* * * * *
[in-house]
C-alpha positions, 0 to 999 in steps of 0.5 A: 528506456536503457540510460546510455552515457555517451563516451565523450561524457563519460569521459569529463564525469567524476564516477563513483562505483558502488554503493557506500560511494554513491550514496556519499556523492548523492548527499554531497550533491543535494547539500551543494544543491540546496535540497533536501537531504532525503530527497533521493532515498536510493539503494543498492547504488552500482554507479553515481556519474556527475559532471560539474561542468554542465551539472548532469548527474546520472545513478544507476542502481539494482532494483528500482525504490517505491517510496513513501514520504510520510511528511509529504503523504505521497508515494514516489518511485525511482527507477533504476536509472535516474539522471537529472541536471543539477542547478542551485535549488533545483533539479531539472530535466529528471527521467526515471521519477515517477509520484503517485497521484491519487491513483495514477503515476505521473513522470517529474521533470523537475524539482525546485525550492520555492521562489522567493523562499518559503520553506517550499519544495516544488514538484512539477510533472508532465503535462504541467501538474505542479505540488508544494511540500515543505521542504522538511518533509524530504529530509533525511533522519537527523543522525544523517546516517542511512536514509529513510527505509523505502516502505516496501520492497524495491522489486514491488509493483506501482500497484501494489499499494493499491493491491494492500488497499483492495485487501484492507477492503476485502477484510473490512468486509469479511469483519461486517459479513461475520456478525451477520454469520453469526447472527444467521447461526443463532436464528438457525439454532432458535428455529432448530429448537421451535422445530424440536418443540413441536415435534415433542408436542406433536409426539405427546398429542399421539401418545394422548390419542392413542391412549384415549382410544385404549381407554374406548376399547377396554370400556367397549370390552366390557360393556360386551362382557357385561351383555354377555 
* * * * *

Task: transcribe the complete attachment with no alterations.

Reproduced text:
[in-house]
C-alpha positions, 0 to 999 in steps of 0.5 A: 528506456536503457540510460546510455552515457555517451563516451565523450561524457563519460569521459569529463564525469567524476564516477563513483562505483558502488554503493557506500560511494554513491550514496556519499556523492548523492548527499554531497550533491543535494547539500551543494544543491540546496535540497533536501537531504532525503530527497533521493532515498536510493539503494543498492547504488552500482554507479553515481556519474556527475559532471560539474561542468554542465551539472548532469548527474546520472545513478544507476542502481539494482532494483528500482525504490517505491517510496513513501514520504510520510511528511509529504503523504505521497508515494514516489518511485525511482527507477533504476536509472535516474539522471537529472541536471543539477542547478542551485535549488533545483533539479531539472530535466529528471527521467526515471521519477515517477509520484503517485497521484491519487491513483495514477503515476505521473513522470517529474521533470523537475524539482525546485525550492520555492521562489522567493523562499518559503520553506517550499519544495516544488514538484512539477510533472508532465503535462504541467501538474505542479505540488508544494511540500515543505521542504522538511518533509524530504529530509533525511533522519537527523543522525544523517546516517542511512536514509529513510527505509523505502516502505516496501520492497524495491522489486514491488509493483506501482500497484501494489499499494493499491493491491494492500488497499483492495485487501484492507477492503476485502477484510473490512468486509469479511469483519461486517459479513461475520456478525451477520454469520453469526447472527444467521447461526443463532436464528438457525439454532432458535428455529432448530429448537421451535422445530424440536418443540413441536415435534415433542408436542406433536409426539405427546398429542399421539401418545394422548390419542392413542391412549384415549382410544385404549381407554374406548376399547377396554370400556367397549370390552366390557360393556360386551362382557357385561351383555354377555 